SAVE THE DATE HOMECOMING 2016 New Name, Same Great Tradition Make plans now to be on campus Oct. 14 – 16.

clockwise from top left:

Members of the Class of 1955 were joined by President Galligan for the wine pairing dinner; Members of the Class of 2005 celebrate their 10th Reunion; (l–r) Jane Hardy Roiter ’65, Ann Hodgkinson Low ’65, Leah Caswell ’65, Chris Murray McKee ’65, Nobuko Nishino Akashi ’65, Tina Biggs Ferraro ’65 and Susan Woodruff Macaulay ’65 enjoy a cocktail party at the President’s House in honor of their 50th Reunion; Alumni baseball players bundled up for their annual game; (l–r) Kelly Griffin ’15, Marion James ’14 and Conley Dion ’16 watch the varsity soccer games from the alumni tent at Kelsey Fields.

spring 2016



out + about

Sustainable Learning Initiative Helps Pioneer Revitalization in Franklin Falls

storm-water management; and expanded bike trails, a kayak park and other outdoor recreation options. More plans include an arts cooperative, a performance center, a downtown with fewer cars and alternative transportation, zero-waste and commercial composting, a food hub and farmer’s market, a holistic health center, and a hostel with function space and a café.

by Jennifer White ’90


he city of Franklin, N.H., just half an hour east of New London, is on the cusp of a sustainable revitalization. And, thanks to broad and emerging community-based partnerships between local organizations and Colby-Sawyer College, our students are positioned to both learn from and contribute to that effort. The vision, spearheaded by Todd Workman, executive director of the nonprofit PermaCityLife, is to create a model for cities to become more self-reliant and to transition away from dependence on fossil fuels. The hope, Workman said, is to “pioneer a new approach to building a collaborative and resilient downtown using the principles of permaculture to differentiate how we derive our livelihood, food supply, transportation, energy, shelter, culture and sense of community.” Our students are already exploring the feasibility and advancement of some of these innovative projects, including a locally themed restaurant and microbrewery; a volunteer-run coffee shop; a co-working space; an art gallery and music venue; multigenerational mixed-use housing; fossil fuel-free energy production; permaculture/edible landscaping; ecologically sound 28 colby-sawyer magazine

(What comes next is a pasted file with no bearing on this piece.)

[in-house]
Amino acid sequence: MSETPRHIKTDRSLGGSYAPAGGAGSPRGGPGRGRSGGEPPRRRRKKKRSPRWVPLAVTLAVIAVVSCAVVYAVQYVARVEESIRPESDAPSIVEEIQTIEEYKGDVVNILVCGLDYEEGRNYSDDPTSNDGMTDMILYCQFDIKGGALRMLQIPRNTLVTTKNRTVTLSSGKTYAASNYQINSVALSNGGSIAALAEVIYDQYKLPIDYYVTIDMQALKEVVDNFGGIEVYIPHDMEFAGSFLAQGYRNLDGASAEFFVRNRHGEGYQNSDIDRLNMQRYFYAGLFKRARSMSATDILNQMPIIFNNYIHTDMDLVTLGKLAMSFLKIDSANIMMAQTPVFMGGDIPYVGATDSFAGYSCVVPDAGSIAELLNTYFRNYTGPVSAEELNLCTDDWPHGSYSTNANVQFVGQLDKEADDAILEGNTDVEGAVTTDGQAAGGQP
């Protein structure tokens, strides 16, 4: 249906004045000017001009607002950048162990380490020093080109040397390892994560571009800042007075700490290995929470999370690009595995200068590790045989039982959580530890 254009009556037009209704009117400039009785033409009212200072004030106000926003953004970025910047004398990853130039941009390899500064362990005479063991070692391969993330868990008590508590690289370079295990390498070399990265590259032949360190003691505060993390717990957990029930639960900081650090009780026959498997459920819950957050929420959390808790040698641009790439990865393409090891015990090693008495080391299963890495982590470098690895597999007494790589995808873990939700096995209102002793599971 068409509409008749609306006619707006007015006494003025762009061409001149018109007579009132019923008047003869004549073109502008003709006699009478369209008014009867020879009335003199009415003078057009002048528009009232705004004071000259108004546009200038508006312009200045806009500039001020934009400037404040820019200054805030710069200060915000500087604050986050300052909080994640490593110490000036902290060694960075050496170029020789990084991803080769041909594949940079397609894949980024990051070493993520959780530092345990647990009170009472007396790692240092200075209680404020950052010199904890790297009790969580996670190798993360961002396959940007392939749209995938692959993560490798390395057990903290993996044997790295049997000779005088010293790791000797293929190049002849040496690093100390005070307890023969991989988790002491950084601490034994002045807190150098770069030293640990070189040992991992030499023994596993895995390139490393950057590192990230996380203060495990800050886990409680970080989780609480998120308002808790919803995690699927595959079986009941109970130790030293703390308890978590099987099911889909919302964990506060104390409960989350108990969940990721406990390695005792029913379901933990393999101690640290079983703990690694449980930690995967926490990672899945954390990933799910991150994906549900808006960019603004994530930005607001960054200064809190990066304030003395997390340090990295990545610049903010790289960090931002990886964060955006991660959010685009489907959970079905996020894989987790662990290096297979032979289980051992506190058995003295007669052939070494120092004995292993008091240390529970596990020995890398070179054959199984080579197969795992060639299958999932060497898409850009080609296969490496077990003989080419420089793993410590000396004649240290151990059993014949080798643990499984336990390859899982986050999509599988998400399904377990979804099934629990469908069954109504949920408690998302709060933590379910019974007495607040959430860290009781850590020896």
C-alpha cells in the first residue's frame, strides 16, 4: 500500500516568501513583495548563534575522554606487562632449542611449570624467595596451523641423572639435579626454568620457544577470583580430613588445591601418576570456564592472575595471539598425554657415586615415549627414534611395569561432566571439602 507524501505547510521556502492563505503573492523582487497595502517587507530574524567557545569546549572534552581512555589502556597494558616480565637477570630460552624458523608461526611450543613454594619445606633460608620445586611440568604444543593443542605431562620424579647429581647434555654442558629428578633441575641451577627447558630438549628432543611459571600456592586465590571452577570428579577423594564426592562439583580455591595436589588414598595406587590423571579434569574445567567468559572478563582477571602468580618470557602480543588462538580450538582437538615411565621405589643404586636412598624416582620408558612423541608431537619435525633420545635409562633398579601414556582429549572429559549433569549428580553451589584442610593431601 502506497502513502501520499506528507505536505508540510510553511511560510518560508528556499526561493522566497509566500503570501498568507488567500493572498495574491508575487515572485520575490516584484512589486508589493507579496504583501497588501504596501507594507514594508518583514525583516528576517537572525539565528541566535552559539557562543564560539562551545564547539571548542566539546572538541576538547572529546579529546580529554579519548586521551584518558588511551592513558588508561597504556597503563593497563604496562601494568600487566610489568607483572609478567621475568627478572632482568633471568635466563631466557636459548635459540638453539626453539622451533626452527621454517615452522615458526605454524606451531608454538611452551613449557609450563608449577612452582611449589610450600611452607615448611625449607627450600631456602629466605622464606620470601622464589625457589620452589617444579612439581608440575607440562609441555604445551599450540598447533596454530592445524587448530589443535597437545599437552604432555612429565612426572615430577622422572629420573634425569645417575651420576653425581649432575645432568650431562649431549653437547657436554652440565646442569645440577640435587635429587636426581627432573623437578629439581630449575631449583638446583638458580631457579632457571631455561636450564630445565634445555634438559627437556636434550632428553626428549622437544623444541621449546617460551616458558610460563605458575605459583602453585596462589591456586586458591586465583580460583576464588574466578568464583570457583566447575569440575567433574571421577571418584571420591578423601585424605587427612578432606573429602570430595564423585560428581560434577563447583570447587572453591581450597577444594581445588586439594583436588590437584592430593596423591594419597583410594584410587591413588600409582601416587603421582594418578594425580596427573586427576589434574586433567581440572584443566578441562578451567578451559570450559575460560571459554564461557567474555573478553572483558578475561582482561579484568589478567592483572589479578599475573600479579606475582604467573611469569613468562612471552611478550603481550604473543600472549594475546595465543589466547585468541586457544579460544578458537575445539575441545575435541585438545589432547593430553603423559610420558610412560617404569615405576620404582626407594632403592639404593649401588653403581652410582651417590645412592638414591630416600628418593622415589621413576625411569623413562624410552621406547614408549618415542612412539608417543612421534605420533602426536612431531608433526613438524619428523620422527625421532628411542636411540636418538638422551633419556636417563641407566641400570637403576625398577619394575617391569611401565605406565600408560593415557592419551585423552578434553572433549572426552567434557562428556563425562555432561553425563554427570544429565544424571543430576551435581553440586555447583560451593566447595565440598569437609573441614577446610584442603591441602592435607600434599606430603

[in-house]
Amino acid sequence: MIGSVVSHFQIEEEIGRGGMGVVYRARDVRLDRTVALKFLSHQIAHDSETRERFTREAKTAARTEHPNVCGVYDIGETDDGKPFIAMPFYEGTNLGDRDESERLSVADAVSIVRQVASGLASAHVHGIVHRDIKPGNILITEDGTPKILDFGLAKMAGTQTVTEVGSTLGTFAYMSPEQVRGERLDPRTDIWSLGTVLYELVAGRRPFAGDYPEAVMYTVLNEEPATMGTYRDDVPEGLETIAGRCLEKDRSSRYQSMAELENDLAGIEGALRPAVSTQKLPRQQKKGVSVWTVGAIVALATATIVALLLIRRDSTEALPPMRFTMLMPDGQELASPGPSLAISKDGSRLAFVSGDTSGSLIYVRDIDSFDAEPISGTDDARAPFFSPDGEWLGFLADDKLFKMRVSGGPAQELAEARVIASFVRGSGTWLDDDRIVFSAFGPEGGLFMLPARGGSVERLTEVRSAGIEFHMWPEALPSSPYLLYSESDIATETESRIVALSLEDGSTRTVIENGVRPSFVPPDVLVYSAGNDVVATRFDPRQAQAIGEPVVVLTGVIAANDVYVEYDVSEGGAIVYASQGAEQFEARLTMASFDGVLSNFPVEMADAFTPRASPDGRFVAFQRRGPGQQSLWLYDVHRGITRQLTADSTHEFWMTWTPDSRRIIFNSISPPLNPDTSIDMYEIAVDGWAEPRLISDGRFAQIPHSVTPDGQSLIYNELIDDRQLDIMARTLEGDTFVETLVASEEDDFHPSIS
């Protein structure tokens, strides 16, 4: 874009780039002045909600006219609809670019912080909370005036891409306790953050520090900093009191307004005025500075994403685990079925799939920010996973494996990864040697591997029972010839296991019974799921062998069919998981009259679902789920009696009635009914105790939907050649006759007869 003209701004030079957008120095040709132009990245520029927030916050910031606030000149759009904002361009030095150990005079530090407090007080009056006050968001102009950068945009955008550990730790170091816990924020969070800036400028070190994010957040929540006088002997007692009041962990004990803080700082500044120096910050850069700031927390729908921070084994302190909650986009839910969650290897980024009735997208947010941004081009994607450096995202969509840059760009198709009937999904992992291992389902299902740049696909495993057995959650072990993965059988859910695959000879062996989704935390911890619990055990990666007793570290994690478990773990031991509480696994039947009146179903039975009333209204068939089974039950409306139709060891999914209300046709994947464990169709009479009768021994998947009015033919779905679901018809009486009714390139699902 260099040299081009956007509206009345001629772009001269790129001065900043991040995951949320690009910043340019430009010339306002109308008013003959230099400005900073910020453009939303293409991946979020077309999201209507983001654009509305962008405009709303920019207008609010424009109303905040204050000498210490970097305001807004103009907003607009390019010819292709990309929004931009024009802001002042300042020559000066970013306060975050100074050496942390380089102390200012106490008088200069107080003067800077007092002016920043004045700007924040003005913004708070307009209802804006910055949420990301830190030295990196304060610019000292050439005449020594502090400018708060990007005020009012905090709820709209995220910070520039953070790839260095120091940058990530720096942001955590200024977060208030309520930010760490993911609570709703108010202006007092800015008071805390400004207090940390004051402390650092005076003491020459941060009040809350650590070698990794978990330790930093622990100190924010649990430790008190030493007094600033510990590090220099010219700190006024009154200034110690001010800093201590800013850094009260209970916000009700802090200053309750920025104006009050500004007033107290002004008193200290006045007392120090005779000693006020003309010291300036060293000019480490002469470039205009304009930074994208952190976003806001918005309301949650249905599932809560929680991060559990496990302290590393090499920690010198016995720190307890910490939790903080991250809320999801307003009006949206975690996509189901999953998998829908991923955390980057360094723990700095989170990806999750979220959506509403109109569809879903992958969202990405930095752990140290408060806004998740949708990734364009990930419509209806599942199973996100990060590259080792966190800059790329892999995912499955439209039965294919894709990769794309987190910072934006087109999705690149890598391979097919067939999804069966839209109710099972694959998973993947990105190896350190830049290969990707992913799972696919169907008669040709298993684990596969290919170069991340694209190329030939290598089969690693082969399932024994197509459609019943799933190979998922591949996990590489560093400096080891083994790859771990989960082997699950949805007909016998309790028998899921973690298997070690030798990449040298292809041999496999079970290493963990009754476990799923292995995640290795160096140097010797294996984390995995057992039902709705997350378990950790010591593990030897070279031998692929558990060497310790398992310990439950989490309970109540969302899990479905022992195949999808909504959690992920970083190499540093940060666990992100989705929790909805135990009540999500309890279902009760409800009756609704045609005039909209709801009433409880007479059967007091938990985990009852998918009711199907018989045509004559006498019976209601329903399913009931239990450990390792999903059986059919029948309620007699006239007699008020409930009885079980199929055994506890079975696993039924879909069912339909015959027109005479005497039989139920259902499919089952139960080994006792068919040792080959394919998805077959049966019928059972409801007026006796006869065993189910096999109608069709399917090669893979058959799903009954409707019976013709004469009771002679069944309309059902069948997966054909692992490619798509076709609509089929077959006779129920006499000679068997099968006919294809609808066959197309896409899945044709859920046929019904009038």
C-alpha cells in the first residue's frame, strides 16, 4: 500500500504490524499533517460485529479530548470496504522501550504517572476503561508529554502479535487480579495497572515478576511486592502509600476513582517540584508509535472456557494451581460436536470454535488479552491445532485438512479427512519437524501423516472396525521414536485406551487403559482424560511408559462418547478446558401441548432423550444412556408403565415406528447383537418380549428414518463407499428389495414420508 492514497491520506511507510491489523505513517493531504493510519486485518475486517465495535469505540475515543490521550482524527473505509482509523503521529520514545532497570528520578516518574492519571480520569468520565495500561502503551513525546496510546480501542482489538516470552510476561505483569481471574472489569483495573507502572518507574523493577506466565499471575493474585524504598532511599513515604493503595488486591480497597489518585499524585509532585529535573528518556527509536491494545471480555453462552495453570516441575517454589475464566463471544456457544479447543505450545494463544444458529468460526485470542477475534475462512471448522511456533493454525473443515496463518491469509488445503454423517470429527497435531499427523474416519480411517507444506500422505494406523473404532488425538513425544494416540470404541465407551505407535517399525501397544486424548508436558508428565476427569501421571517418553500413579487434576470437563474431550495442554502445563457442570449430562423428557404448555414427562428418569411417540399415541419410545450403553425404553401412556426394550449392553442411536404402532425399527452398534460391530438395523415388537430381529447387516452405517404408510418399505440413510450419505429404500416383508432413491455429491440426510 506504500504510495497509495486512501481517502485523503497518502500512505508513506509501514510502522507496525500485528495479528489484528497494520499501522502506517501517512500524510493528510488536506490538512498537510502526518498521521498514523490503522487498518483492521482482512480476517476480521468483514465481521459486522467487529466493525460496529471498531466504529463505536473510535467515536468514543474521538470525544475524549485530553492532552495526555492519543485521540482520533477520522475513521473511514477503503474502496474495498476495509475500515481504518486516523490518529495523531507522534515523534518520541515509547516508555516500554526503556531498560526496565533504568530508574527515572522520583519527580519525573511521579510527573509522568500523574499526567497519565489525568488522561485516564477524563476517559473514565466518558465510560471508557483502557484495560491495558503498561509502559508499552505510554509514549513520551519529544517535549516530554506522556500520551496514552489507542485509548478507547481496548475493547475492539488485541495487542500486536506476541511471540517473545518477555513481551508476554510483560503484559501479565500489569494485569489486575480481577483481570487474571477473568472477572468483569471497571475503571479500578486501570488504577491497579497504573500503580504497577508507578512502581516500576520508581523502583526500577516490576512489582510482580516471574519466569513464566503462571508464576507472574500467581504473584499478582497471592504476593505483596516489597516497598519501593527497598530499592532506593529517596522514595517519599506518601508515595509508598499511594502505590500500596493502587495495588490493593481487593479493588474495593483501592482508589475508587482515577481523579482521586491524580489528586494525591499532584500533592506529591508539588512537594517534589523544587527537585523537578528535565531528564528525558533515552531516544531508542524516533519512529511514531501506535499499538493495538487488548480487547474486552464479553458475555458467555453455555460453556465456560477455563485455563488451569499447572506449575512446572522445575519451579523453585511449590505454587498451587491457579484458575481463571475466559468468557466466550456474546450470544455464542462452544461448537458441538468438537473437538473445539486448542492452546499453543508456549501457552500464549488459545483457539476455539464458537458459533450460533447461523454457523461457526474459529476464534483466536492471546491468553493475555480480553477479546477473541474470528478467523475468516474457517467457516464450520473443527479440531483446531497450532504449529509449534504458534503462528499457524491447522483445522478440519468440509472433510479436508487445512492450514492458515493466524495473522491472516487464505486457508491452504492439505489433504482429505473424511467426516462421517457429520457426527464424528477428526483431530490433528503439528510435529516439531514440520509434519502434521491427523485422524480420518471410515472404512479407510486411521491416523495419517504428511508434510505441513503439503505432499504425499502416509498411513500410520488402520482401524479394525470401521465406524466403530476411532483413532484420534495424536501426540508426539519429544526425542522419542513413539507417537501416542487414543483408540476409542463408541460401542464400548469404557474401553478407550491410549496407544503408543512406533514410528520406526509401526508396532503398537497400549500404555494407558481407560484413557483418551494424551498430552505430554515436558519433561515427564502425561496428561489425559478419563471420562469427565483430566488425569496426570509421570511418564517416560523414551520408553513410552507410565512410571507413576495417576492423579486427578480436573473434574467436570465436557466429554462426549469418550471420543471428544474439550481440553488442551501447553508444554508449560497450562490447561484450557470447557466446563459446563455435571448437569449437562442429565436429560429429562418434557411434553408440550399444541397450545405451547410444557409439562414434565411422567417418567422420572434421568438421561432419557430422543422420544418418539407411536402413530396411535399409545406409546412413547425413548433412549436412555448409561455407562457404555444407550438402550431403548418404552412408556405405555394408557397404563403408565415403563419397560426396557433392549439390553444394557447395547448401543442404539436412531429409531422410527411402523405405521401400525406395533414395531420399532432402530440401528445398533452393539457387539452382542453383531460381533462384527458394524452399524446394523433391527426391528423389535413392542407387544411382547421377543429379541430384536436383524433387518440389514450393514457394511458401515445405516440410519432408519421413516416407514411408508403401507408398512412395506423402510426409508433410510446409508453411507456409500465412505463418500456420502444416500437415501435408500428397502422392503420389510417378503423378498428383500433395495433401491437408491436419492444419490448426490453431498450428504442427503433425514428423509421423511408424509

The initiative is intended to be flexible and modular so faculty can tailor an existing assignment or entire course to focus on an aspect of the city’s work and planning. In 2014, a small team of faculty and staff at Colby-Sawyer received support through an Innovation Grant from the college, funded by the Davis Educational Foundation, to research, design and implement the Sustainable Learning Initiative at Franklin Falls, a comprehensive curricular program paired with Franklin’s revitalization efforts. It is a model for an innovative, collaborative, interdisciplinary, community-based living laboratory replicable in other locations, and it addresses the financial sustainability of higher education as well as the planetary sustainability of our human institutions. The team is composed of Laura Alexander ’98, associate professor and chair of environmental studies; Jenisha Shrestha ’14, former Presidential Fellow; Pam Spear, director of the Baird Health and Counseling Center; Hilary Walrod, associate professor of graphic design and digital media; and me.